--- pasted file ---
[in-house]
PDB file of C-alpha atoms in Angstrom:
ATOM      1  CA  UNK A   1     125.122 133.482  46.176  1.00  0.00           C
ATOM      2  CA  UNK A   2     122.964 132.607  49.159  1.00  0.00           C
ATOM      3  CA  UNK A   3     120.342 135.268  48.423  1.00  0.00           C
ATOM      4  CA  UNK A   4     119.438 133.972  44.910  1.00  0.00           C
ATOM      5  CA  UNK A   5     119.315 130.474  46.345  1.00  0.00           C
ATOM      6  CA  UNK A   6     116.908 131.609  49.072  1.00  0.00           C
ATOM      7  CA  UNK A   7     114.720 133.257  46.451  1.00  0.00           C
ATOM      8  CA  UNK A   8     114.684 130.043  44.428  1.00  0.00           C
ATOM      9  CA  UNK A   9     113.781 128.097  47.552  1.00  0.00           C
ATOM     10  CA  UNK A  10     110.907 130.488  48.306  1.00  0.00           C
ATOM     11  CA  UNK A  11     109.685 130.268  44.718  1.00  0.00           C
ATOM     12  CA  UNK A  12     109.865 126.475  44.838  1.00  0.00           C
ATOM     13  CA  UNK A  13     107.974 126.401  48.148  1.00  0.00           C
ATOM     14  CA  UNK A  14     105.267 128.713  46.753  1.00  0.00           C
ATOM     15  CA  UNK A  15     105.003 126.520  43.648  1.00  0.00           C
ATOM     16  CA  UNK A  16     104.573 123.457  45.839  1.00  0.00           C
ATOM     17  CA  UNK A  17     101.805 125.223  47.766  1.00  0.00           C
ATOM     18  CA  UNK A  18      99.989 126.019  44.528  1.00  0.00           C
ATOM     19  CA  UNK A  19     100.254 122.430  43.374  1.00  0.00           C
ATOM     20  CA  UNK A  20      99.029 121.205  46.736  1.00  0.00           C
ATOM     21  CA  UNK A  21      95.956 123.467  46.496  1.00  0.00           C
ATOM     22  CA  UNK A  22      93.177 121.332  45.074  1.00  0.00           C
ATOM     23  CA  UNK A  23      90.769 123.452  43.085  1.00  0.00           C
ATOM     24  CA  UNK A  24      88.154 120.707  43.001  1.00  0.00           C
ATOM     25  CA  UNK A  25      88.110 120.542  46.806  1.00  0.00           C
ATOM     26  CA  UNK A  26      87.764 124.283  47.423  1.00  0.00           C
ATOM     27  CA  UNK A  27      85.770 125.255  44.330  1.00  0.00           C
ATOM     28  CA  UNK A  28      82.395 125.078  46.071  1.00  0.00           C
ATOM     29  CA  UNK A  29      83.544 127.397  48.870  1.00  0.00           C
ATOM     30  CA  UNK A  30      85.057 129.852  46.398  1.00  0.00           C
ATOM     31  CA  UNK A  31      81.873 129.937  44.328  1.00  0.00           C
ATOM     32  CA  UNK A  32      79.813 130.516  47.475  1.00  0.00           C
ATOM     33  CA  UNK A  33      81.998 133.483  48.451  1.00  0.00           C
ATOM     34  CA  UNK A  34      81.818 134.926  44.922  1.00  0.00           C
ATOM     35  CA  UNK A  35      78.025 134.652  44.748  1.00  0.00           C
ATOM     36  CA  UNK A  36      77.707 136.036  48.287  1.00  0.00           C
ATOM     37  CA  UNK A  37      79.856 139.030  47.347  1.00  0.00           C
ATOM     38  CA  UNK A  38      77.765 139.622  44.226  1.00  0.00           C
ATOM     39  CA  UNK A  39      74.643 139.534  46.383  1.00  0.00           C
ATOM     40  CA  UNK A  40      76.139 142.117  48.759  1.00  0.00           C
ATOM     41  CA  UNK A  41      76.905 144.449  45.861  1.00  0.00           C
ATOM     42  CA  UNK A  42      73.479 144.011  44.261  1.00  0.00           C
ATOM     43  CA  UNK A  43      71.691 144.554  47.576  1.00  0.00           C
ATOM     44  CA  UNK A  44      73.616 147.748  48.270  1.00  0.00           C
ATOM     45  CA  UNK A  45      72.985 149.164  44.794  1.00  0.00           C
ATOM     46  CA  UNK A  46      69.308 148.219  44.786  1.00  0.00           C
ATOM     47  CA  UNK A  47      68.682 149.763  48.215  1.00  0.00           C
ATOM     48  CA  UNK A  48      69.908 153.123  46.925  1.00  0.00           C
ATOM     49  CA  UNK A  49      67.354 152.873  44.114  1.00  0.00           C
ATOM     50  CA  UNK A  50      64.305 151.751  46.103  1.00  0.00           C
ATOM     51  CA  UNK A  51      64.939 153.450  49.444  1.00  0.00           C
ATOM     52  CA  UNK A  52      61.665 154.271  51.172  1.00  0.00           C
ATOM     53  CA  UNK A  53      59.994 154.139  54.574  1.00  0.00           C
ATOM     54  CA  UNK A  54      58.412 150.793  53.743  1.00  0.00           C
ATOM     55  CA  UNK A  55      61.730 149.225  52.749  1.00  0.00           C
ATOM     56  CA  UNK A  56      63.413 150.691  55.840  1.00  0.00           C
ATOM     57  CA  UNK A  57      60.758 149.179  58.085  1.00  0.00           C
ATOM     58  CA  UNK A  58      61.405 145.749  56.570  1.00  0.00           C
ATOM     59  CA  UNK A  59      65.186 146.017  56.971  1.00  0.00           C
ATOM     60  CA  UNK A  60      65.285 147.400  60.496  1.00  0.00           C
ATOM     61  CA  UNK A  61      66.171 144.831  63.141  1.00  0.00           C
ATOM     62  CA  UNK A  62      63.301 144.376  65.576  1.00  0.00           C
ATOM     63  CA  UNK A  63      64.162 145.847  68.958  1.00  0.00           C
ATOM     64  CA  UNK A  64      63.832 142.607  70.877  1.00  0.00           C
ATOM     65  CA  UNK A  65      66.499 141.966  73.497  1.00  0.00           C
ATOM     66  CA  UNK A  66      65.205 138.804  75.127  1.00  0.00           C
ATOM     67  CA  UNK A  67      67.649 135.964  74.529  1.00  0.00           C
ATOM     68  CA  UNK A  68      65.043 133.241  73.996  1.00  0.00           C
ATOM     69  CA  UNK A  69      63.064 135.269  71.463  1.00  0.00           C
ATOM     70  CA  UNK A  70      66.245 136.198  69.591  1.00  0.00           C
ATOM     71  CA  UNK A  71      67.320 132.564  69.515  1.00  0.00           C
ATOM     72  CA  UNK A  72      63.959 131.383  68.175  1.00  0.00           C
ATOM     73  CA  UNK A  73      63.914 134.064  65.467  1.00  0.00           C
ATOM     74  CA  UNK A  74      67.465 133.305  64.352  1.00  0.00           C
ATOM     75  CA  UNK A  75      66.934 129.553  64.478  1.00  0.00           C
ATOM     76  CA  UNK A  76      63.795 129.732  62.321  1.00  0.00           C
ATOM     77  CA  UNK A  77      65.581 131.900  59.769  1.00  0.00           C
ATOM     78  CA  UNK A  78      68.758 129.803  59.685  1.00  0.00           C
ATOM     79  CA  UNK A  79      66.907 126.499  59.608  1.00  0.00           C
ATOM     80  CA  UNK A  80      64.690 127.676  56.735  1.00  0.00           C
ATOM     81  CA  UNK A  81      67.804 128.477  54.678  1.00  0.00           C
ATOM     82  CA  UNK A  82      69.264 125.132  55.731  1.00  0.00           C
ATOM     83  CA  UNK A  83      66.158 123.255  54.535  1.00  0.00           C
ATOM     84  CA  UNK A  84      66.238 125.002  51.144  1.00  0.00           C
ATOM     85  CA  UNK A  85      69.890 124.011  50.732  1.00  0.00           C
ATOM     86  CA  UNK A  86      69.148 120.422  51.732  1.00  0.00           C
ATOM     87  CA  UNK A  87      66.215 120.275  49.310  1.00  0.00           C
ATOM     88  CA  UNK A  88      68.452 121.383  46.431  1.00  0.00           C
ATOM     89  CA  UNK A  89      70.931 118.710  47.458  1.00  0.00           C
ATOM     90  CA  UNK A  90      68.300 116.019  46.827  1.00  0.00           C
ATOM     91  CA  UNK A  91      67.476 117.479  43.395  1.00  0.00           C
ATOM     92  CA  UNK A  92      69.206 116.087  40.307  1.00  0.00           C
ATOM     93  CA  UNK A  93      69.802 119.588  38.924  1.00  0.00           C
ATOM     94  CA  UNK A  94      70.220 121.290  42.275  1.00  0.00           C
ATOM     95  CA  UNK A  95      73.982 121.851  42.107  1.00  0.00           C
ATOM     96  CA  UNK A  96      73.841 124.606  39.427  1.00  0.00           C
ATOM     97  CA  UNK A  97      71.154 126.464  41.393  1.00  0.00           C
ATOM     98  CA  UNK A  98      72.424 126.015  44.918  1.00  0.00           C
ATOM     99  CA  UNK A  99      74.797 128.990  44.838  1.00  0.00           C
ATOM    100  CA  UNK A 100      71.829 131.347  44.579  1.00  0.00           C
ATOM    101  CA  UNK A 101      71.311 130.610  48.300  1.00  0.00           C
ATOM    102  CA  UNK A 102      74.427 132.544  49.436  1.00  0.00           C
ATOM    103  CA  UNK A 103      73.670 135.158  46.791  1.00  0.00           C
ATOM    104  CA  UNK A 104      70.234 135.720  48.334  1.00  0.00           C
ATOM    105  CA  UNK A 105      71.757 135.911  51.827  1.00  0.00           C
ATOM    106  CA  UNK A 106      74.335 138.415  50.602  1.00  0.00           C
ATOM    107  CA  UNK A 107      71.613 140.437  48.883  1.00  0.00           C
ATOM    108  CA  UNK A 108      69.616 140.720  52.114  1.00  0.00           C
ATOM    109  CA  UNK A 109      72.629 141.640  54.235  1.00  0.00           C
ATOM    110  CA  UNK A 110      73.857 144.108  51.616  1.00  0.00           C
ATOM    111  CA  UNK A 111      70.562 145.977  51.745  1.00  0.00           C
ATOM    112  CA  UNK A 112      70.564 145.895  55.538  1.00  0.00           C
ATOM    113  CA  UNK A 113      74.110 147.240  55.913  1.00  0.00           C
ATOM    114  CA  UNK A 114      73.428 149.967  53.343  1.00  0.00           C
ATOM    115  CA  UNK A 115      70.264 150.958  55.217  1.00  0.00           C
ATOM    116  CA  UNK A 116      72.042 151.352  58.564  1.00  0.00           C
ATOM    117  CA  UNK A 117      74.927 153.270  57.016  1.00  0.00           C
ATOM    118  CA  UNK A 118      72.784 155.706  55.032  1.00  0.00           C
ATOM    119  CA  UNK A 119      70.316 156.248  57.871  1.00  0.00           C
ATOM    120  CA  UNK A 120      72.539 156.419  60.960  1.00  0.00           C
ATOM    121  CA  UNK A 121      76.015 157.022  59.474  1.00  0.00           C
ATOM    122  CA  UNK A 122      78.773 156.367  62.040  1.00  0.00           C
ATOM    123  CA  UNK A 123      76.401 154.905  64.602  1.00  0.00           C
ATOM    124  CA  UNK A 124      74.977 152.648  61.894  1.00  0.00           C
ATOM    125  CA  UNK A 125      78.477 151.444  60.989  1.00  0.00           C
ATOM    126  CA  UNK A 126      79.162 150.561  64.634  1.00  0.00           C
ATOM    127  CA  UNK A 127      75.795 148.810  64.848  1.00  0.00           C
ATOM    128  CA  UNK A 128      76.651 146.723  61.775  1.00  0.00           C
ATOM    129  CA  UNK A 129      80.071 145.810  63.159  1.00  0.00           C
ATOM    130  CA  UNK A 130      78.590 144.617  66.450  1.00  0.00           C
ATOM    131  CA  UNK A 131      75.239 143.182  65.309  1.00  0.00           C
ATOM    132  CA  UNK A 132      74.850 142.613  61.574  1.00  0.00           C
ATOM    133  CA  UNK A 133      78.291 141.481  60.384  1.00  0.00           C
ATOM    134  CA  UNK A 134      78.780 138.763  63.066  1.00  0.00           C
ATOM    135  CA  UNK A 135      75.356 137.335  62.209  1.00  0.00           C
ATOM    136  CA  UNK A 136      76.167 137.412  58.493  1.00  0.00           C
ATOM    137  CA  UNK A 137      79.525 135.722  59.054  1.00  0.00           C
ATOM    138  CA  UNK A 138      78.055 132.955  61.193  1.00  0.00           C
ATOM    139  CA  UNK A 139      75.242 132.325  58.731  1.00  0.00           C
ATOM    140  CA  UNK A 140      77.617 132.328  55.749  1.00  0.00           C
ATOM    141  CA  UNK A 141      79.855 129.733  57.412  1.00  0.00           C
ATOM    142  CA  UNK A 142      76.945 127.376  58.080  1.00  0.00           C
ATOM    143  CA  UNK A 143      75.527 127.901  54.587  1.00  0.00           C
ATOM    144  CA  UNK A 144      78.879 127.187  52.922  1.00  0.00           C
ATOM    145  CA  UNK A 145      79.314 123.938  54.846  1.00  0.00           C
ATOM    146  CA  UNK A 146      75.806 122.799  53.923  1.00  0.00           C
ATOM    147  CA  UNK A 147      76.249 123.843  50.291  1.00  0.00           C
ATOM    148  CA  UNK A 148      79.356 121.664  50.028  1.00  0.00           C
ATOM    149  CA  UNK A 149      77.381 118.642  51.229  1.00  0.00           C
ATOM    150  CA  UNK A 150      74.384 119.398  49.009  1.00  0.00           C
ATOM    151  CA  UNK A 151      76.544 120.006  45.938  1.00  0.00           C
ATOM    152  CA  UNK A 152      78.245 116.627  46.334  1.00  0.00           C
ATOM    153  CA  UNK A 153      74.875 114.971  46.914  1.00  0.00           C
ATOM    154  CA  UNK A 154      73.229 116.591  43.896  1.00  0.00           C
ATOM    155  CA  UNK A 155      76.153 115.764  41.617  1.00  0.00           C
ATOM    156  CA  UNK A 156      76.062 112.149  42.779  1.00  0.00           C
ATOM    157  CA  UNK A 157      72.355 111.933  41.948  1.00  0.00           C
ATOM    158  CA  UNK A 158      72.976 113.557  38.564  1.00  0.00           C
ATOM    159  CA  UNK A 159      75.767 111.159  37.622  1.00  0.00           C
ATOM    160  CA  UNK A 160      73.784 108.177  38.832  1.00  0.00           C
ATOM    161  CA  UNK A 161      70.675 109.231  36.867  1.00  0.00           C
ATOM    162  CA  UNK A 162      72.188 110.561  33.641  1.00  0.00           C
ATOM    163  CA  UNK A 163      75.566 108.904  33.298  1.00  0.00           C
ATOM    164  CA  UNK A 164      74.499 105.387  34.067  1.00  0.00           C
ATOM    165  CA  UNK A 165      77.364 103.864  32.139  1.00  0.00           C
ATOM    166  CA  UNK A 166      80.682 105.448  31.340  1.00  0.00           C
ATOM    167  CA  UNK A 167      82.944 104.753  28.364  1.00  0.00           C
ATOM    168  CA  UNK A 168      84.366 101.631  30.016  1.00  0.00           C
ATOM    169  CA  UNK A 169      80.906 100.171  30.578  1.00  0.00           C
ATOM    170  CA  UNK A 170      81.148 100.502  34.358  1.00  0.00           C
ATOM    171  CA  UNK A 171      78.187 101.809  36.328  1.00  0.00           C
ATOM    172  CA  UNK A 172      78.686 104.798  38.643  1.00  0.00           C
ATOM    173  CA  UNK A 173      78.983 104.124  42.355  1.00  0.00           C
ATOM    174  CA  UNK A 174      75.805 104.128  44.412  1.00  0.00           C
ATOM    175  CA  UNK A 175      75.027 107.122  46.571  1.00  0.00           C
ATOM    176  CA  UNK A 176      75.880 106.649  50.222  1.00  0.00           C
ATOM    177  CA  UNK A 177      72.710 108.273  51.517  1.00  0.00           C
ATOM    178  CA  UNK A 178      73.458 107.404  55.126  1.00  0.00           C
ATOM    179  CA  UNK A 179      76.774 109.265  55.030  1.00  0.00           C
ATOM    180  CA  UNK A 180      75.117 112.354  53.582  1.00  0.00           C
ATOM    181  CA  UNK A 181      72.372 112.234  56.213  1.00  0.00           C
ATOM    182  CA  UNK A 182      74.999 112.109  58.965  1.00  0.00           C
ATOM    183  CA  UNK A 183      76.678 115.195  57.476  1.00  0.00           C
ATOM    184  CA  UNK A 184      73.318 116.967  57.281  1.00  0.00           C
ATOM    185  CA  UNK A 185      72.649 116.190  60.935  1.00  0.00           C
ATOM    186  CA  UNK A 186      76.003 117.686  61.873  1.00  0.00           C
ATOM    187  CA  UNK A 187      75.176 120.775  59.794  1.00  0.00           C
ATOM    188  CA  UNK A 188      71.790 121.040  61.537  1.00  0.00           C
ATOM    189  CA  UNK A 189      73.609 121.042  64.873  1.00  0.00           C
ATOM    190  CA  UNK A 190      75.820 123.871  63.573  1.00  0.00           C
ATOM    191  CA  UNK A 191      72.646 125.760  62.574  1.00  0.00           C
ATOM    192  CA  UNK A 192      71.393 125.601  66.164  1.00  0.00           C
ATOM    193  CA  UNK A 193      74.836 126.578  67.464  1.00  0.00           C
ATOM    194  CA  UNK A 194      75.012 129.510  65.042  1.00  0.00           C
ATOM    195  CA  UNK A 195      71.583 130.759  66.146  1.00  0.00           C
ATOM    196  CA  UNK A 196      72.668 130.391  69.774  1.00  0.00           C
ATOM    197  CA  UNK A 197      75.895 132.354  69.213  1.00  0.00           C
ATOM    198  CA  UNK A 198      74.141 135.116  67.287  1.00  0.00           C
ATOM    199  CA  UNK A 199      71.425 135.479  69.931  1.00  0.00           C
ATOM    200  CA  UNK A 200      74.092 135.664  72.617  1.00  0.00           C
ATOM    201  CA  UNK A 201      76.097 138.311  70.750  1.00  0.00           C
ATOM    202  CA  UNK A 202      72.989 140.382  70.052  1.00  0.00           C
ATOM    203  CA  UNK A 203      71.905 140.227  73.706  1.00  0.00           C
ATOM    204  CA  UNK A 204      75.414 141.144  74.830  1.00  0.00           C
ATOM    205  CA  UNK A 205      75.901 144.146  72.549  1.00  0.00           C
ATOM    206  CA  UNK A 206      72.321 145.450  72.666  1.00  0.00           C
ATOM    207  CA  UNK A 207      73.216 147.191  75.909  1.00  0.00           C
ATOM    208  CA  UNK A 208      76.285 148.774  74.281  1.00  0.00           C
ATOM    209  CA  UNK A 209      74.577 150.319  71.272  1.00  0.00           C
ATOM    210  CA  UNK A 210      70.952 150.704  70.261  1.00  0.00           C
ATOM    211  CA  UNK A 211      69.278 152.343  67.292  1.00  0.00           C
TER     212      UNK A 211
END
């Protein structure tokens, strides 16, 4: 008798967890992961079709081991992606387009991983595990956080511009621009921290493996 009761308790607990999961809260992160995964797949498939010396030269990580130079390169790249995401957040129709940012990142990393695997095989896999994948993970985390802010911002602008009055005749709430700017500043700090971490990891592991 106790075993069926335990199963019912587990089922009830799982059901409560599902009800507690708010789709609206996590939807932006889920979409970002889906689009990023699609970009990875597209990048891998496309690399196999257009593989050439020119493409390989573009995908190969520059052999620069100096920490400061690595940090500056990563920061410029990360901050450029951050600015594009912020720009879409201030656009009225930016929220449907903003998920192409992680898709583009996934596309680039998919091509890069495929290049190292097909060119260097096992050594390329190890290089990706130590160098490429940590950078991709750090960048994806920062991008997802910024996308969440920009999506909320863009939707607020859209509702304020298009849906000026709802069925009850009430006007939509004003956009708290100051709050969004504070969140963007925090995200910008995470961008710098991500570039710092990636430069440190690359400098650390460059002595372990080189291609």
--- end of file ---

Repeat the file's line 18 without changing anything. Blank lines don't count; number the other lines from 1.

ATOM     16  CA  UNK A  16     104.573 123.457  45.839  1.00  0.00           C